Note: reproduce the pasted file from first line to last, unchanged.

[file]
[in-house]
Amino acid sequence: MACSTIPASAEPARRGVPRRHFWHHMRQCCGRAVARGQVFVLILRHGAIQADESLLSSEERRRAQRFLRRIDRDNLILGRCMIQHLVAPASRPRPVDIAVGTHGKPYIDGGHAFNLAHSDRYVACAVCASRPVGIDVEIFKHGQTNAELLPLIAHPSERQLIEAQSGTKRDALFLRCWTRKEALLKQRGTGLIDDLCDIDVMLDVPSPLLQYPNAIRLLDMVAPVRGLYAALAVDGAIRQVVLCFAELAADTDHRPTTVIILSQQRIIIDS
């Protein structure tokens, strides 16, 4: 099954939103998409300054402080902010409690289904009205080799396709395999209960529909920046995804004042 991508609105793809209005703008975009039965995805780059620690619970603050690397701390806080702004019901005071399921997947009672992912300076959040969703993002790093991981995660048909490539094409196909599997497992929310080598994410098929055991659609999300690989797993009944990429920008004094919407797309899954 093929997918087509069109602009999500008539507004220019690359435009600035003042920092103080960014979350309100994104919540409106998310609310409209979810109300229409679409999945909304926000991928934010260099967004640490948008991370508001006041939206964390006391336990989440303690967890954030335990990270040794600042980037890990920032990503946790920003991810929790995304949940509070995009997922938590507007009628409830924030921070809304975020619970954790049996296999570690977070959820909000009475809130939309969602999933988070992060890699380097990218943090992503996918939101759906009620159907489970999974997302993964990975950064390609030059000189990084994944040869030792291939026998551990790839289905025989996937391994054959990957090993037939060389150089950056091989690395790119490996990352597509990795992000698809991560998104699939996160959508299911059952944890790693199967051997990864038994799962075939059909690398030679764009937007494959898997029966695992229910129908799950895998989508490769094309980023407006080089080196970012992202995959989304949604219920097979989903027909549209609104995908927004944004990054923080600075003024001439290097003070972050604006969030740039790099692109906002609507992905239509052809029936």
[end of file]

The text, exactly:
[in-house]
Amino acid sequence: MACSTIPASAEPARRGVPRRHFWHHMRQCCGRAVARGQVFVLILRHGAIQADESLLSSEERRRAQRFLRRIDRDNLILGRCMIQHLVAPASRPRPVDIAVGTHGKPYIDGGHAFNLAHSDRYVACAVCASRPVGIDVEIFKHGQTNAELLPLIAHPSERQLIEAQSGTKRDALFLRCWTRKEALLKQRGTGLIDDLCDIDVMLDVPSPLLQYPNAIRLLDMVAPVRGLYAALAVDGAIRQVVLCFAELAADTDHRPTTVIILSQQRIIIDS
């Protein structure tokens, strides 16, 4: 099954939103998409300054402080902010409690289904009205080799396709395999209960529909920046995804004042 991508609105793809209005703008975009039965995805780059620690619970603050690397701390806080702004019901005071399921997947009672992912300076959040969703993002790093991981995660048909490539094409196909599997497992929310080598994410098929055991659609999300690989797993009944990429920008004094919407797309899954 093929997918087509069109602009999500008539507004220019690359435009600035003042920092103080960014979350309100994104919540409106998310609310409209979810109300229409679409999945909304926000991928934010260099967004640490948008991370508001006041939206964390006391336990989440303690967890954030335990990270040794600042980037890990920032990503946790920003991810929790995304949940509070995009997922938590507007009628409830924030921070809304975020619970954790049996296999570690977070959820909000009475809130939309969602999933988070992060890699380097990218943090992503996918939101759906009620159907489970999974997302993964990975950064390609030059000189990084994944040869030792291939026998551990790839289905025989996937391994054959990957090993037939060389150089950056091989690395790119490996990352597509990795992000698809991560998104699939996160959508299911059952944890790693199967051997990864038994799962075939059909690398030679764009937007494959898997029966695992229910129908799950895998989508490769094309980023407006080089080196970012992202995959989304949604219920097979989903027909549209609104995908927004944004990054923080600075003024001439290097003070972050604006969030740039790099692109906002609507992905239509052809029936």